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1 A nonempty but finite set of vertices (or nodes) together with a set of edges that join pairs of distinct vertices. If an edge e joins vertices v1 and v2, then v1 and v2 are said to be incident with e and the vertices are said to be adjacent; e is the unordered pair (v1,v2).

A graph is usually depicted in a pictorial form in which the vertices appear as dots or other shapes, perhaps labeled for identification purposes, and the edges are shown as lines joining the appropriate points. If direction is added to each edge of a graph, a directed graph or digraph is obtained. The edges then form a finite set of ordered pairs of distinct vertices, and are often called arcs. In the pictorial representation, arrows can be placed on each edge. With no direction specified, the graph is said to be undirected.

Although helpful visually these representations are not suitable for manipulation by computer. More useful representations use an incidence matrix or an adjacency matrix.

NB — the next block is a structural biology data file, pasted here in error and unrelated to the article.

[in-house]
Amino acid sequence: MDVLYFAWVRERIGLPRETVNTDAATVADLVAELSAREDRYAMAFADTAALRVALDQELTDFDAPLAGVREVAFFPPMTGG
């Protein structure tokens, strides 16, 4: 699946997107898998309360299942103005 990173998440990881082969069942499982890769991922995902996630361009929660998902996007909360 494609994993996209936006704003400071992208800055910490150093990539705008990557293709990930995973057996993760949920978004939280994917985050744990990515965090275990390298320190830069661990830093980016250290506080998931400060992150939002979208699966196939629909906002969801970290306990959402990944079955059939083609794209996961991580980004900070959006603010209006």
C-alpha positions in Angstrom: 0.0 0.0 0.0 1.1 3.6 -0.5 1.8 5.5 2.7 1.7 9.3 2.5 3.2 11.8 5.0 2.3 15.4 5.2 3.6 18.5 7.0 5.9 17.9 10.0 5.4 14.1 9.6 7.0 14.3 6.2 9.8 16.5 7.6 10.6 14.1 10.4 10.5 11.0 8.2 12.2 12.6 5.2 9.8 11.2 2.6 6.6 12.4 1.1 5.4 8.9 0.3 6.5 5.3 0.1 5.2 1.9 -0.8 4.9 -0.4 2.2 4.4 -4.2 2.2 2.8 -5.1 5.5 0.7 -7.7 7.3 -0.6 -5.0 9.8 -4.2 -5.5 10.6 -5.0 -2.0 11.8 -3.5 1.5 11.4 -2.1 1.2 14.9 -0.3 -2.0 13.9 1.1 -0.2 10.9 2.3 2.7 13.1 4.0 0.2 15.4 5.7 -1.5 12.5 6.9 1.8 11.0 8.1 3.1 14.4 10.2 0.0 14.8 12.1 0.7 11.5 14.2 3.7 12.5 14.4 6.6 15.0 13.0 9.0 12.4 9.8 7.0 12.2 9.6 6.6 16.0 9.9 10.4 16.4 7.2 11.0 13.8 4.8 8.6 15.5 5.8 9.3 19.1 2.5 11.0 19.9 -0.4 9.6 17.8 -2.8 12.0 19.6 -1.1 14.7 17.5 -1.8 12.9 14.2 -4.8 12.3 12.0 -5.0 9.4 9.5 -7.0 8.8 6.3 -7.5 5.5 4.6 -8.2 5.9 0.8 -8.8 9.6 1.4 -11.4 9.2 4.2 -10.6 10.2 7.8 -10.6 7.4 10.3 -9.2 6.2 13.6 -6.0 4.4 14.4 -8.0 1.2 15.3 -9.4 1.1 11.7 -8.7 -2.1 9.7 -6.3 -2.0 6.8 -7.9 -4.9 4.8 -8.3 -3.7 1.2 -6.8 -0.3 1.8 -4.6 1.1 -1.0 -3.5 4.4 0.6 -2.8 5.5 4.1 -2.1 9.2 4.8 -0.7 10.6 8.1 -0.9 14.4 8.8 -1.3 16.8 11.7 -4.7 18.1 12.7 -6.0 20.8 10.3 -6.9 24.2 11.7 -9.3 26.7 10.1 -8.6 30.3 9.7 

Graphs are used in a wide variety of ways in computing: the vertices will usually represent objects of some kind and the edges will represent connections of a physical or logical nature between the vertices. So graphs can be used to model in a mathematical fashion such diverse items as a computer and all its attached peripherals, a network of computers, parse trees, logical dependencies between subroutines or nonterminals in a grammar, VLSI diagrams, related items in databases for molecules and reaction networks (for chemoinformatics and bioinformatics). Trees and lists are special kinds of graphs.

Variations exist in the definition of a graph. There is some dispute about whether one edge can join a vertex to itself, whether empty sets are involved, whether an infinite number of vertices and edges are permitted, and so on.

See also connected graph, network, weighted graph.

2 of a function f. The set of all ordered pairs (x,y) with the property that

y = f(x)

. Often such a graph is represented by a curve.

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